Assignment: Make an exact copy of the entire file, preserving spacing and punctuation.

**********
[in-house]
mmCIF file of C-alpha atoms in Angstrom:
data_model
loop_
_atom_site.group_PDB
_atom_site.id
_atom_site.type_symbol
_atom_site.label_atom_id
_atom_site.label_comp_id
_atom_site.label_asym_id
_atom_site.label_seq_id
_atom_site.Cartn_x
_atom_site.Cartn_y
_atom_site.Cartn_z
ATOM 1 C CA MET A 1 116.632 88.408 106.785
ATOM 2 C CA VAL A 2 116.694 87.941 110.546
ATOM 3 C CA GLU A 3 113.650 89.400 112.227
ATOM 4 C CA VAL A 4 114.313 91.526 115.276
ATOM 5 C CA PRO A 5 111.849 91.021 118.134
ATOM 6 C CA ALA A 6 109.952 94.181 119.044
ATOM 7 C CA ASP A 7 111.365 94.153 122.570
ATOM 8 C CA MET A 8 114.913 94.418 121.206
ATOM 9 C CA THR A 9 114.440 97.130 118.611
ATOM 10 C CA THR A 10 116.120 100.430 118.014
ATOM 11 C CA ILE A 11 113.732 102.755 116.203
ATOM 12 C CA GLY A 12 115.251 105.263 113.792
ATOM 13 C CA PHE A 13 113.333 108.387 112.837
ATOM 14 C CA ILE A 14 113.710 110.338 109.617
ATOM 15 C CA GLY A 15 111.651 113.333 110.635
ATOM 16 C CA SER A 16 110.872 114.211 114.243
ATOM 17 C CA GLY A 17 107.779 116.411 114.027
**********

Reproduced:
[in-house]
mmCIF file of C-alpha atoms in Angstrom:
data_model
loop_
_atom_site.group_PDB
_atom_site.id
_atom_site.type_symbol
_atom_site.label_atom_id
_atom_site.label_comp_id
_atom_site.label_asym_id
_atom_site.label_seq_id
_atom_site.Cartn_x
_atom_site.Cartn_y
_atom_site.Cartn_z
ATOM 1 C CA MET A 1 116.632 88.408 106.785
ATOM 2 C CA VAL A 2 116.694 87.941 110.546
ATOM 3 C CA GLU A 3 113.650 89.400 112.227
ATOM 4 C CA VAL A 4 114.313 91.526 115.276
ATOM 5 C CA PRO A 5 111.849 91.021 118.134
ATOM 6 C CA ALA A 6 109.952 94.181 119.044
ATOM 7 C CA ASP A 7 111.365 94.153 122.570
ATOM 8 C CA MET A 8 114.913 94.418 121.206
ATOM 9 C CA THR A 9 114.440 97.130 118.611
ATOM 10 C CA THR A 10 116.120 100.430 118.014
ATOM 11 C CA ILE A 11 113.732 102.755 116.203
ATOM 12 C CA GLY A 12 115.251 105.263 113.792
ATOM 13 C CA PHE A 13 113.333 108.387 112.837
ATOM 14 C CA ILE A 14 113.710 110.338 109.617
ATOM 15 C CA GLY A 15 111.651 113.333 110.635
ATOM 16 C CA SER A 16 110.872 114.211 114.243
ATOM 17 C CA GLY A 17 107.779 116.411 114.027